With respect to (5)-(6) sentance: Actually, a lot of companies are going with the “Free-to-Play/Use” (FTP/U) model. Why? They aren’t providing software but a service of supporting the software and possibly selling ‘extended’ features creating ‘niche market’ for individual developers. Examples are of the ‘marketplace’ in Android. The ‘themes’ in WordPress. The ‘Fedora’ versus ‘Red Hat’. There’s plenty of examples. In other words, you could say they ‘leverage’ the ‘support’. The only difference is that the ‘support’ compounds iteself because the same support can be provided to multiple companies – easy money (Sort of like compounding interest).

    ***********
    You say: “Giving software away and making money off software are mutually exclusive.”

    I agree completely. You cannot give software away and make money on giving it away. So either you misspoke or we are in agreement.
    ***********

    *iiiiinggggg*. My ESL (I blame the ‘English Second Language’ and 5 a.m. posting.) owned me right there (That is, if that is what I wrote). In any case, what the meaning was (And could be figured out – which you did for the most part) is:

    GSA = Giving Software Away
    MM = Making Money

    (1) For Mutually Exclusive situation:
    P([GSA] or [MM]) = P(GSA) + P(MM)

    (2) For non Mutually Exclusive situation:
    P([GSA] or [MM]) = P(GSA) + P[MM] – P([GSA] and [MM])

    In (2) the part that says ” – P([GSA] and [MM])” shows is the existance of a double intersection. Something not existant in a Mutually Exclusive situation. What does a double intersection mean? It, literally, means you’re taking into account the possibility of both events happening at once. Clearly, (2) is true because there exists at least one entity (e.g. WordPress) that gives software for free and makes money. Google gives software for free and makes money too. Therefore, (1) is false. That is, making money and giving free software are not mutually exclusive.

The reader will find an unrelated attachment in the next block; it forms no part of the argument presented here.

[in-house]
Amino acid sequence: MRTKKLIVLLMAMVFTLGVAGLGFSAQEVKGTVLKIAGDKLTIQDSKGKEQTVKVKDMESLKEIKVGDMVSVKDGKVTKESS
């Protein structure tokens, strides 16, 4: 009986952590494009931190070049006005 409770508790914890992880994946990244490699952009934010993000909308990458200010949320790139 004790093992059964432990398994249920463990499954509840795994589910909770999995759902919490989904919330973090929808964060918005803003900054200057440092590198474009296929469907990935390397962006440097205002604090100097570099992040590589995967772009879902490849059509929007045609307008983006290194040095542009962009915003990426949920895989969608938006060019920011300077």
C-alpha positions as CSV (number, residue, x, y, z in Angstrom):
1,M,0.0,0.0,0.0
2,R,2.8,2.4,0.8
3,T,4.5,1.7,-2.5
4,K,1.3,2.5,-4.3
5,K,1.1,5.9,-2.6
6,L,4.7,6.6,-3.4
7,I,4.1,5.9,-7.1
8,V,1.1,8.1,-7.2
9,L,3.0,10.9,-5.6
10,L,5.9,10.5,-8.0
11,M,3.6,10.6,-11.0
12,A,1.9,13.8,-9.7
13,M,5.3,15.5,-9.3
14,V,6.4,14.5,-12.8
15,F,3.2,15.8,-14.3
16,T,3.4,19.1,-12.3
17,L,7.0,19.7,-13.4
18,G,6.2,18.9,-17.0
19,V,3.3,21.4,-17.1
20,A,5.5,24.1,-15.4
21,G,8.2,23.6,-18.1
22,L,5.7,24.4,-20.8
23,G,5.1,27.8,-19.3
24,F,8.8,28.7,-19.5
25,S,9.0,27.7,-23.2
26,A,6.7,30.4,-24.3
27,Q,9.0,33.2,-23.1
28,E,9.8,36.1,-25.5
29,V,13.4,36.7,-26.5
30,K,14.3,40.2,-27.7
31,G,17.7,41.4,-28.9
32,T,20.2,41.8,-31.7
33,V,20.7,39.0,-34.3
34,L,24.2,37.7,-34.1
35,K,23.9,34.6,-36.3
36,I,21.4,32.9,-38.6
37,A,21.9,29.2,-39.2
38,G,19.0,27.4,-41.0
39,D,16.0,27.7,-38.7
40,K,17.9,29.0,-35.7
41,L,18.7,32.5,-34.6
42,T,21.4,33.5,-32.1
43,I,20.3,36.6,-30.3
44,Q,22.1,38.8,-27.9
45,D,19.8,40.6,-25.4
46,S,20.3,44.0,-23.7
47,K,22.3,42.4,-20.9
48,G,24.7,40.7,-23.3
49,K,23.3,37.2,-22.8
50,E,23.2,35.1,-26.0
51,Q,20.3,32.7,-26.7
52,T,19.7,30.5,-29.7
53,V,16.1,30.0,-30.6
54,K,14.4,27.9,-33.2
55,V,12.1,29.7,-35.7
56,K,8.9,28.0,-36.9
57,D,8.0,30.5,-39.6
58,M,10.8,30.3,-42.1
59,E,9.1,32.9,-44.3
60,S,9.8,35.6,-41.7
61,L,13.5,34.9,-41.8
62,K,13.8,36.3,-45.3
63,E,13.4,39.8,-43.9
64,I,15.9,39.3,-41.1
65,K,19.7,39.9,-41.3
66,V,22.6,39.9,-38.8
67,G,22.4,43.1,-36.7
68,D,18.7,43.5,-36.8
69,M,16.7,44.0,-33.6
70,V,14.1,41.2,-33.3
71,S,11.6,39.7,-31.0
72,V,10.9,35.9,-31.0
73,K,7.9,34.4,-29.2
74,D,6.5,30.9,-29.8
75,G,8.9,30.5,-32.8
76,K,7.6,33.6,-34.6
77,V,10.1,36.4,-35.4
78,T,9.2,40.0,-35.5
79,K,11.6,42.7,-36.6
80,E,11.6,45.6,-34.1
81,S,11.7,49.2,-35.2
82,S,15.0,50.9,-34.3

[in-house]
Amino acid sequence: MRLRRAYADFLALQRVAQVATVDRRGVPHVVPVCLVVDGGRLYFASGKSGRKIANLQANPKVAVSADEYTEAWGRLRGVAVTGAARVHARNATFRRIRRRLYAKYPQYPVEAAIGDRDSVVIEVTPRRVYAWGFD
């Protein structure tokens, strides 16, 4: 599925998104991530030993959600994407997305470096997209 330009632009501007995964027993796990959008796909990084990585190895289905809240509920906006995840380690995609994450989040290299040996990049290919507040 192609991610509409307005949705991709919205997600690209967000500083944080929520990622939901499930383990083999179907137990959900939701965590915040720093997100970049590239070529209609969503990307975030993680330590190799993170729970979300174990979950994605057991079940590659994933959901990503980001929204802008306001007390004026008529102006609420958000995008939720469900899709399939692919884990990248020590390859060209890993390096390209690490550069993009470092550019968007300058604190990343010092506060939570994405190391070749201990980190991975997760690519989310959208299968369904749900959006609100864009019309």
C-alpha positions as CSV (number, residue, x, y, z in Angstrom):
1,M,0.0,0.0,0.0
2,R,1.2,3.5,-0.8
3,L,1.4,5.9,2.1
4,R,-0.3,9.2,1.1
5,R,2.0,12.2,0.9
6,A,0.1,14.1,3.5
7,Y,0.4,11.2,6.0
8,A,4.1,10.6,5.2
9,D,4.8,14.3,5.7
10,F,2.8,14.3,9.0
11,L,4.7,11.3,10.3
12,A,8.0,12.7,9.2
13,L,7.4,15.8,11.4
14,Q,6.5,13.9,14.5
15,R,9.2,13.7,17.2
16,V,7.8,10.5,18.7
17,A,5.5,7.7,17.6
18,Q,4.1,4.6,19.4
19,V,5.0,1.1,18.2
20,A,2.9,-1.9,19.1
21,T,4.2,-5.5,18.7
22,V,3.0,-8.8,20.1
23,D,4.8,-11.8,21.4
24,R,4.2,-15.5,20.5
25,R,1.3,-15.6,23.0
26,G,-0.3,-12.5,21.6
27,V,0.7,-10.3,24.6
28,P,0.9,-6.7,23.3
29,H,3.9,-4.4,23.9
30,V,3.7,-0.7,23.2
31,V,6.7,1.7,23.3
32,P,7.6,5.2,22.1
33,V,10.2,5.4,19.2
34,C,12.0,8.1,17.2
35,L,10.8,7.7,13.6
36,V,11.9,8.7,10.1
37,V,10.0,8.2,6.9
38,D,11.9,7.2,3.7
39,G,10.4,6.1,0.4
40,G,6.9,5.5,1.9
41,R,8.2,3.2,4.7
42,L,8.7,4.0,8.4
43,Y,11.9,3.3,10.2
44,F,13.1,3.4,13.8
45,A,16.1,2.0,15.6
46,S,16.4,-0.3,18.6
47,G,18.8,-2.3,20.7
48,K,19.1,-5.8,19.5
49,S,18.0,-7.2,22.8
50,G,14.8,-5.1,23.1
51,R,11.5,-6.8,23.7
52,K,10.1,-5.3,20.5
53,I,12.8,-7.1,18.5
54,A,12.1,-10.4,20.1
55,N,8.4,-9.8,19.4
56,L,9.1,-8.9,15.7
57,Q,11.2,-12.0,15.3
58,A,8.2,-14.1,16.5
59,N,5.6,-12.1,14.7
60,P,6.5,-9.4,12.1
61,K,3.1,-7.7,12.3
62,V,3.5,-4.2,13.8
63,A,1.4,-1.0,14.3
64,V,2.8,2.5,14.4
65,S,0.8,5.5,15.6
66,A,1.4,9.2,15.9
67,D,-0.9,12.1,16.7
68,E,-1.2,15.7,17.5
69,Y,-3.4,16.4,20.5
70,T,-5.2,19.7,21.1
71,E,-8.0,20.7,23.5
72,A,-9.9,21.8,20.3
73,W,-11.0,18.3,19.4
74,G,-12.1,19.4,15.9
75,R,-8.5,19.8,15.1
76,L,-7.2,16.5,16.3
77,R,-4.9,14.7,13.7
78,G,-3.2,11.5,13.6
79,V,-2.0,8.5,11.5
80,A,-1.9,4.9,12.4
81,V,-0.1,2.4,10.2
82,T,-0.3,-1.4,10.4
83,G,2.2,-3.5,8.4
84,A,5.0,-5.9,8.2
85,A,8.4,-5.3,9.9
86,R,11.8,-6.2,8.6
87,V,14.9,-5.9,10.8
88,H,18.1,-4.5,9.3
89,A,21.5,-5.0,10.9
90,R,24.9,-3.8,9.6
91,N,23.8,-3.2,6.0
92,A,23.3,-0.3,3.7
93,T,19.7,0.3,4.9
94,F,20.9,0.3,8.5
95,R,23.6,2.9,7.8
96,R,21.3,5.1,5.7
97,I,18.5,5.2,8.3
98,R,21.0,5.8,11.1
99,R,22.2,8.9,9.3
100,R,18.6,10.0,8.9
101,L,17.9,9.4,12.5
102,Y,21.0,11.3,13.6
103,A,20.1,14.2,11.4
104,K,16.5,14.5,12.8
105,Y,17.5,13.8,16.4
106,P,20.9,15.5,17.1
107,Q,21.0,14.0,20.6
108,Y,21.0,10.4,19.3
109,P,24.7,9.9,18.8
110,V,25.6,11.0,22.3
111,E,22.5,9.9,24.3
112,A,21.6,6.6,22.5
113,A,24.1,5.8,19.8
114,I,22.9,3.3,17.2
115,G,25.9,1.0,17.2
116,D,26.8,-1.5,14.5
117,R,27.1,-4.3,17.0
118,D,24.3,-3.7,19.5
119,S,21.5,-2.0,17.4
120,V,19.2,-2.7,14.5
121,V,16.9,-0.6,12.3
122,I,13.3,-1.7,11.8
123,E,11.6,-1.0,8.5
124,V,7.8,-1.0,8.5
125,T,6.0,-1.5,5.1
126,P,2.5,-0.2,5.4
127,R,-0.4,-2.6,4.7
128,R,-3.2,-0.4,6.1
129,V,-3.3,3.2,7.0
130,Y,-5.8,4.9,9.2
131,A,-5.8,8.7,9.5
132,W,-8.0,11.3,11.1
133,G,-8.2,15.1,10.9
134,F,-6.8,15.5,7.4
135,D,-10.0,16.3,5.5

***********
    Your raising Google as an example of a company that gives software away for free is wholly inaccurate. Google doesn’t give anything away. In order to use Google search you must go to Google, and the same is true for all their other offerings. So they give NOTHING away. They offer a free platform and in exchange for using the free platform you have to be willing to subject yourself to advertising. So no code is exchanged or obtained.

    Now look at WordPress plugins, for example. In the plugin situation the code and everything necessary IS given away to whoever wants it for free. That is giving software away, and you cannot make money doing that.
    ***********

    Android is released under the Apache License. You can see all of the code on your own and compile it, modify it, and use it without a need of submitting those changes/updates to the open source community. If that’s not free, please tell me what is. That breaks your theory that “Google doesn’t give anything away”. You sort of set yourself up with that one by stating *anything*.

  46. Kari-

    I’m growing tired of this babble. Every time you comment you use a different e-mail address and spoofed IP. After this if you want me to continue to debate you will need to come clean and let us know who you really are.

    You keep asking what you are not knowledgeable about. It is really self evident. Your answers demonstrate an acute lack of understanding of basic business, the law and software in general. For example, you seem incapable of understanding the difference between giving away software and allowing for it to be used and deriving income through other means.

    You then said: “Android is released under the Apache License. You can see all of the code on your own and compile it, modify it, and use it without a need of submitting those changes/updates to the open source community. If that’s not free, please tell me what is.”

    As everyone can see, above you were talking about Google search and it being ridiculous to suggest that Google charge for search. Defeated on that logical line you then act as if we were talking about something entirely different. That is not debate, that is childish.

    So, if you want to continue with me you need to come clean with who you are. Debating an anonymous individual that presents moving target logic and who thinks they know things they clearly are unfamiliar with is just a waste of time.

    -Gene

  47. @Gene
    “Software is a set of instructions that tell a machine how to operate.”
    Instructions can be mathematical, and even many of the elements that might be in the gray area, such as conditionals, booleans, characters and strings, appear in math problems given to children, like this: